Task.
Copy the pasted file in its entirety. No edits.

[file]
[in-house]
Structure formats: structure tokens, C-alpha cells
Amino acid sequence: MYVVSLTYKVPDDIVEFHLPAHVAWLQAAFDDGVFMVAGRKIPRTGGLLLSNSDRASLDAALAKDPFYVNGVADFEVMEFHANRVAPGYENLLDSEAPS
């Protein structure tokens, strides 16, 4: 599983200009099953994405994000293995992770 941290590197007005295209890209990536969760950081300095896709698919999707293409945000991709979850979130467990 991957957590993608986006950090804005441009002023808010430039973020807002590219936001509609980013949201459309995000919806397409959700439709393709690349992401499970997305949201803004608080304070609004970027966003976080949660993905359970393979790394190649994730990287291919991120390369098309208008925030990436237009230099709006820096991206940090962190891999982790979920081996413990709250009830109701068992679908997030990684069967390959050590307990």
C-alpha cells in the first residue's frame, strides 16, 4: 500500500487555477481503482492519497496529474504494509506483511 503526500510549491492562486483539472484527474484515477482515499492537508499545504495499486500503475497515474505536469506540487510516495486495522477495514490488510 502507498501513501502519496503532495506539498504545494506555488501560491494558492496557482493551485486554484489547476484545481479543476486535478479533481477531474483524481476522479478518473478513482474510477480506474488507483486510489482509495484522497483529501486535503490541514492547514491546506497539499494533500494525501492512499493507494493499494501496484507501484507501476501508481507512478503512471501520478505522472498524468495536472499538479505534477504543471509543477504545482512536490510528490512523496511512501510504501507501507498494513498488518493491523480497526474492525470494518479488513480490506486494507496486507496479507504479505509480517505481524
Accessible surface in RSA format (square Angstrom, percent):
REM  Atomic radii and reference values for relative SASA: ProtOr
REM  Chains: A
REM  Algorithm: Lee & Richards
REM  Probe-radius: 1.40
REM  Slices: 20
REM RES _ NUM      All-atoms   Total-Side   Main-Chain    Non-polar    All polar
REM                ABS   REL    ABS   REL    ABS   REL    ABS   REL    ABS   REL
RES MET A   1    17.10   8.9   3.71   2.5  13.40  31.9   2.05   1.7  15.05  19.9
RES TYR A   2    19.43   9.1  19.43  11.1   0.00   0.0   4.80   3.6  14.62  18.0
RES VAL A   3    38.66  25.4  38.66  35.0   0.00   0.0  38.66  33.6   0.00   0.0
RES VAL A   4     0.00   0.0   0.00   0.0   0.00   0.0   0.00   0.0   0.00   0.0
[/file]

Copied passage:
[in-house]
Structure formats: structure tokens, C-alpha cells
Amino acid sequence: MYVVSLTYKVPDDIVEFHLPAHVAWLQAAFDDGVFMVAGRKIPRTGGLLLSNSDRASLDAALAKDPFYVNGVADFEVMEFHANRVAPGYENLLDSEAPS
């Protein structure tokens, strides 16, 4: 599983200009099953994405994000293995992770 941290590197007005295209890209990536969760950081300095896709698919999707293409945000991709979850979130467990 991957957590993608986006950090804005441009002023808010430039973020807002590219936001509609980013949201459309995000919806397409959700439709393709690349992401499970997305949201803004608080304070609004970027966003976080949660993905359970393979790394190649994730990287291919991120390369098309208008925030990436237009230099709006820096991206940090962190891999982790979920081996413990709250009830109701068992679908997030990684069967390959050590307990």
C-alpha cells in the first residue's frame, strides 16, 4: 500500500487555477481503482492519497496529474504494509506483511 503526500510549491492562486483539472484527474484515477482515499492537508499545504495499486500503475497515474505536469506540487510516495486495522477495514490488510 502507498501513501502519496503532495506539498504545494506555488501560491494558492496557482493551485486554484489547476484545481479543476486535478479533481477531474483524481476522479478518473478513482474510477480506474488507483486510489482509495484522497483529501486535503490541514492547514491546506497539499494533500494525501492512499493507494493499494501496484507501484507501476501508481507512478503512471501520478505522472498524468495536472499538479505534477504543471509543477504545482512536490510528490512523496511512501510504501507501507498494513498488518493491523480497526474492525470494518479488513480490506486494507496486507496479507504479505509480517505481524
Accessible surface in RSA format (square Angstrom, percent):
REM  Atomic radii and reference values for relative SASA: ProtOr
REM  Chains: A
REM  Algorithm: Lee & Richards
REM  Probe-radius: 1.40
REM  Slices: 20
REM RES _ NUM      All-atoms   Total-Side   Main-Chain    Non-polar    All polar
REM                ABS   REL    ABS   REL    ABS   REL    ABS   REL    ABS   REL
RES MET A   1    17.10   8.9   3.71   2.5  13.40  31.9   2.05   1.7  15.05  19.9
RES TYR A   2    19.43   9.1  19.43  11.1   0.00   0.0   4.80   3.6  14.62  18.0
RES VAL A   3    38.66  25.4  38.66  35.0   0.00   0.0  38.66  33.6   0.00   0.0
RES VAL A   4     0.00   0.0   0.00   0.0   0.00   0.0   0.00   0.0   0.00   0.0